There are several steps in dealing with disturbances. Preparation and anticipation are the ones before the crisis begins. So, how do we prepare? And how do we anticipate? The short answer is DATA and PROCESSES. Hence, this 3rd article in this 4-article series, in which we discuss the third pillar of action to building a resilient supply chain: technology and processes.
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Since the beginning of the pandemic, several articles have promoted that technology can create a resilient supply chain. It is our position that technology on its own, at least for now, cannot convert a supply chain into a resilient supply chain, but it can provide a crucial element, data.
Anyone who has implemented any of the current available technology knows that this comes with an enormous level of new data. Having access to this level of data, can be quite dizzying, and understanding what is important to the organization is mandatory. This information is not specific to supply chain, but rather to the organization as a whole. Hence, the importance of having a clear mission, strategy, and communication between all the members of the organization, such as presented in our first article. Knowing how to read this new information, how to interpret it and understand it will require new skills within the organization. Data analysts who understand the supply chain can help create the right tools to interpret and to coach leaders and team members to make sense of what they are looking at.
In a modern supply chain, transparency and visibility help us better transfer information between all stakeholders to increase collaboration levels and efficiencies. By sharing real-time data across the supply chain and managing it in a control tower model, it is easier to identify potential situations that could escalate in disturbances and crisis. For example, if the collaborative agreements are in place, we could see our clients inventory levels of our A stocks in their facilities and could proactively prepare and ship out the goods to the right location to ensure customer service levels. Transparency could also help us see where our inbound load is and when we will receive it so that we can plan our resources for execution.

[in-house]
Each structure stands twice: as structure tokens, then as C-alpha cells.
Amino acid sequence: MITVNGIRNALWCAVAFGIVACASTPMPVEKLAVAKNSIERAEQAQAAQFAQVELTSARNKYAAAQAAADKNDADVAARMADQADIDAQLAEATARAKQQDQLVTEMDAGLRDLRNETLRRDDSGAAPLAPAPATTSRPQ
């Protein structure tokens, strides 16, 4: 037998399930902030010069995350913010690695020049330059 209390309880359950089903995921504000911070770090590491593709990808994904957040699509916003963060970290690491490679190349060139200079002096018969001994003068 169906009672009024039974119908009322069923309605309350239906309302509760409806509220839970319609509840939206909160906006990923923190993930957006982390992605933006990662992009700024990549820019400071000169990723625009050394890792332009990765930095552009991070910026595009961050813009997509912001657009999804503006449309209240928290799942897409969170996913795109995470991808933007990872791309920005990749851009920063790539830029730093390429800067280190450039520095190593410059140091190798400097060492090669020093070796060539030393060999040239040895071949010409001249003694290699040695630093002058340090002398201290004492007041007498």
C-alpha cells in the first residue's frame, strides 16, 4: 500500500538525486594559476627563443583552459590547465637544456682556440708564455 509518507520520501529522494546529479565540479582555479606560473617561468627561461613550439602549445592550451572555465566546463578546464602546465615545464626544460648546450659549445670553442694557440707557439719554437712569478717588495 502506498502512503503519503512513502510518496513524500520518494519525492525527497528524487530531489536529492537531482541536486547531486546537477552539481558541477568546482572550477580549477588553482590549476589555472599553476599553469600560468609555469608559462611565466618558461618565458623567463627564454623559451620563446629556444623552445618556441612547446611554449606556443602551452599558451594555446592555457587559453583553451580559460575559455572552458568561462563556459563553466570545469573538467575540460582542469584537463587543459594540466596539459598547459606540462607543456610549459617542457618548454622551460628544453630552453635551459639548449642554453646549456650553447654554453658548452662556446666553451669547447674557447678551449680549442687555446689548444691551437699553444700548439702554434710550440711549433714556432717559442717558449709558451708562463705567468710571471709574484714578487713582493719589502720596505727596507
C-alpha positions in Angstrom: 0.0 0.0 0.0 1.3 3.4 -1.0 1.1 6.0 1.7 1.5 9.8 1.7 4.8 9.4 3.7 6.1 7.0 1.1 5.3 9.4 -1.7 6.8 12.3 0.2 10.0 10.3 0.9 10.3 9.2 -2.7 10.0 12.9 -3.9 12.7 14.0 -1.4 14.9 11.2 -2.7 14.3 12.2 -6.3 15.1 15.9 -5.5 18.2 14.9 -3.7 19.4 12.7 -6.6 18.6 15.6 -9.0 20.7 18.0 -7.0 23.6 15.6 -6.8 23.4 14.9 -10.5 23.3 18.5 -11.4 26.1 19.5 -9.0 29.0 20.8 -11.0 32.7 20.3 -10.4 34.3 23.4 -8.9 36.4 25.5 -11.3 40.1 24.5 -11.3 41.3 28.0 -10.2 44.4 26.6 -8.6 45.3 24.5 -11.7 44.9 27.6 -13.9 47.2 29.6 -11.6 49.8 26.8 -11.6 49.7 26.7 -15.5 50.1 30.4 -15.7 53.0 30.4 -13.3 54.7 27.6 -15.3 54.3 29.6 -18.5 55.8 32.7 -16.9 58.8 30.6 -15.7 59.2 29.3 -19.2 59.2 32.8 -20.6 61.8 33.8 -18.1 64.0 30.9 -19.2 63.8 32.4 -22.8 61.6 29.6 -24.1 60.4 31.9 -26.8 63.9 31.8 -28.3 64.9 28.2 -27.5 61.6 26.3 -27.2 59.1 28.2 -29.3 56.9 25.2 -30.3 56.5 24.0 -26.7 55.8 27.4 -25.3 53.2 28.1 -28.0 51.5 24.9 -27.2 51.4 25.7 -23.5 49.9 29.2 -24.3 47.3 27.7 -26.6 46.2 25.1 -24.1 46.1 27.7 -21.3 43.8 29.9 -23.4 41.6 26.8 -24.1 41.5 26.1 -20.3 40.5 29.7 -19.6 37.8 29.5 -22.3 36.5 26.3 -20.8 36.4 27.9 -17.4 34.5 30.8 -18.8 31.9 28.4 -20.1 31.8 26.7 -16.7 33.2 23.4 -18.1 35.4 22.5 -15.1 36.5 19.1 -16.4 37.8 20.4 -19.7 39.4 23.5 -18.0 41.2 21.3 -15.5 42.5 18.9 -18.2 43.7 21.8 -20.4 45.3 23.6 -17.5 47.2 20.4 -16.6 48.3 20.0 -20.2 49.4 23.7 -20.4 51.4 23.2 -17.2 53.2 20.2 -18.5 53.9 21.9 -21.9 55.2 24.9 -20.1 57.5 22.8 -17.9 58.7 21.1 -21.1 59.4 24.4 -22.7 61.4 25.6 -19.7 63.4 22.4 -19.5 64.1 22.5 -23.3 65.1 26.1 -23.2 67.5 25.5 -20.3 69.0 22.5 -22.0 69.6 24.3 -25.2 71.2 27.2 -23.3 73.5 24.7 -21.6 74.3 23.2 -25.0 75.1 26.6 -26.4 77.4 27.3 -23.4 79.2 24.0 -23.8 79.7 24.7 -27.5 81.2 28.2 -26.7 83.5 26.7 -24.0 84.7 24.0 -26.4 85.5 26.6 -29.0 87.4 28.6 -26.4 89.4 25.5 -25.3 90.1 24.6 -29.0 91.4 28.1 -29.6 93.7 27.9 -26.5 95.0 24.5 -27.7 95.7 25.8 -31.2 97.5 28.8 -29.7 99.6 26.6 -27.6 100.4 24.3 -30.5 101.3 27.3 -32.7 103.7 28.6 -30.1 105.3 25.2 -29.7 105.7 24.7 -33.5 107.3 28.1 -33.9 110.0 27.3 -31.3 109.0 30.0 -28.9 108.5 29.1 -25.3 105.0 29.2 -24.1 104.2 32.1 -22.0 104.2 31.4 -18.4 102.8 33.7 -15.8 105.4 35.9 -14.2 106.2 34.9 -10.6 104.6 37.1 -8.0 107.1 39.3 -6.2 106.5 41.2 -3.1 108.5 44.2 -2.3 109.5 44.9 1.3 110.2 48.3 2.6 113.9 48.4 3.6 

Another element of supply chain, particularly for those that have suppliers throughout the world, is being able to see emerging events that could harm us. For example, an organization that possessed the right technology to see orders and inbound shipments out of China at the end of 2019, plus a way of tracking local events and news, could have been able to take proactive actions such as increasing communication with their supplier, increasing their order volume and requesting advanced departure dates to avoid the downturn that we saw at the beginning of 2020.
All the technology in the world cannot help us if we don’t first understand how decisions work is accomplished. Hence, the necessity to map our workflows throughout the organization to ensure the right process is followed, known, and that any deviation is seen rapidly. The holistic approach to the processes is critical to gain a beginning-to-end view and understand where in the chain the disruptions can impact and at what cost.
Clearly established processes can in turn become part of the machine learning (ML) and Artificial Intelligence (AI) tools that are being developed today. By knowing and understanding our own processes, we can teach the computer, through ML, what to look for as anticipatory signals of disruptions. In turn, AI could then study and propose several alternatives with their associated data of constraints, time studies and changes in cost to give us the ability to make decisions faster.
“Data first, not digital first, is the key that unlocks anticipatory, agile, and resilient supply chains.” (Schrage, 2020)
Next week, we will continue the series discussing risk management as a pivotal element to strengthen resiliency within the supply chain. To receive all the articles, please register for our newsletter.
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